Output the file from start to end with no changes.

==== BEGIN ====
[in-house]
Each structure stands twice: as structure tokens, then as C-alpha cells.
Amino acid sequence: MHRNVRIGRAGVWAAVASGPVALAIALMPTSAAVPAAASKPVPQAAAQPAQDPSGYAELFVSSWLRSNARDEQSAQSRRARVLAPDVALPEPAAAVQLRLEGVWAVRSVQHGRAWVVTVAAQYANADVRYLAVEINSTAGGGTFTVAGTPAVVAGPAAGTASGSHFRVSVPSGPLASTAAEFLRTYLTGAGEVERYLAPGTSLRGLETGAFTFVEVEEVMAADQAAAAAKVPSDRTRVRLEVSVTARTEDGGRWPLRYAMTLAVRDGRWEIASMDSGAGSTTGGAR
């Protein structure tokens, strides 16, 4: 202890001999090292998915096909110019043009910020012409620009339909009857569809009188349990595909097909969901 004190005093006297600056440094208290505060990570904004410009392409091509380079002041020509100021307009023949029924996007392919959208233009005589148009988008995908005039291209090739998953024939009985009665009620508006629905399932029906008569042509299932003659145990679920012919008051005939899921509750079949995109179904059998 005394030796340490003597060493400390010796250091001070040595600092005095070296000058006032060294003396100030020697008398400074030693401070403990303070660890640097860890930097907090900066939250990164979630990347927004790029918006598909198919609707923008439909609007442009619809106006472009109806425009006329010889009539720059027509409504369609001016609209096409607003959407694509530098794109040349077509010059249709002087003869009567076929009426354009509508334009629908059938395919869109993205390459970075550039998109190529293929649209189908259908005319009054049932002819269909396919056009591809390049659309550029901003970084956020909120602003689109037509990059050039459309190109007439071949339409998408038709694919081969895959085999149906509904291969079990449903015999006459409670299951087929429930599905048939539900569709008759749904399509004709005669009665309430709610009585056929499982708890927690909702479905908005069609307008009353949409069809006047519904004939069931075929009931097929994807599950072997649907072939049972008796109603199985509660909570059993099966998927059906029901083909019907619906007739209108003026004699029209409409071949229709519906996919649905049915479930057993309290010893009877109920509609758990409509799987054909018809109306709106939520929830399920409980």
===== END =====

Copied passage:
[in-house]
Each structure stands twice: as structure tokens, then as C-alpha cells.
Amino acid sequence: MHRNVRIGRAGVWAAVASGPVALAIALMPTSAAVPAAASKPVPQAAAQPAQDPSGYAELFVSSWLRSNARDEQSAQSRRARVLAPDVALPEPAAAVQLRLEGVWAVRSVQHGRAWVVTVAAQYANADVRYLAVEINSTAGGGTFTVAGTPAVVAGPAAGTASGSHFRVSVPSGPLASTAAEFLRTYLTGAGEVERYLAPGTSLRGLETGAFTFVEVEEVMAADQAAAAAKVPSDRTRVRLEVSVTARTEDGGRWPLRYAMTLAVRDGRWEIASMDSGAGSTTGGAR
């Protein structure tokens, strides 16, 4: 202890001999090292998915096909110019043009910020012409620009339909009857569809009188349990595909097909969901 004190005093006297600056440094208290505060990570904004410009392409091509380079002041020509100021307009023949029924996007392919959208233009005589148009988008995908005039291209090739998953024939009985009665009620508006629905399932029906008569042509299932003659145990679920012919008051005939899921509750079949995109179904059998 005394030796340490003597060493400390010796250091001070040595600092005095070296000058006032060294003396100030020697008398400074030693401070403990303070660890640097860890930097907090900066939250990164979630990347927004790029918006598909198919609707923008439909609007442009619809106006472009109806425009006329010889009539720059027509409504369609001016609209096409607003959407694509530098794109040349077509010059249709002087003869009567076929009426354009509508334009629908059938395919869109993205390459970075550039998109190529293929649209189908259908005319009054049932002819269909396919056009591809390049659309550029901003970084956020909120602003689109037509990059050039459309190109007439071949339409998408038709694919081969895959085999149906509904291969079990449903015999006459409670299951087929429930599905048939539900569709008759749904399509004709005669009665309430709610009585056929499982708890927690909702479905908005069609307008009353949409069809006047519904004939069931075929009931097929994807599950072997649907072939049972008796109603199985509660909570059993099966998927059906029901083909019907619906007739209108003026004699029209409409071949229709519906996919649905049915479930057993309290010893009877109920509609758990409509799987054909018809109306709106939520929830399920409980």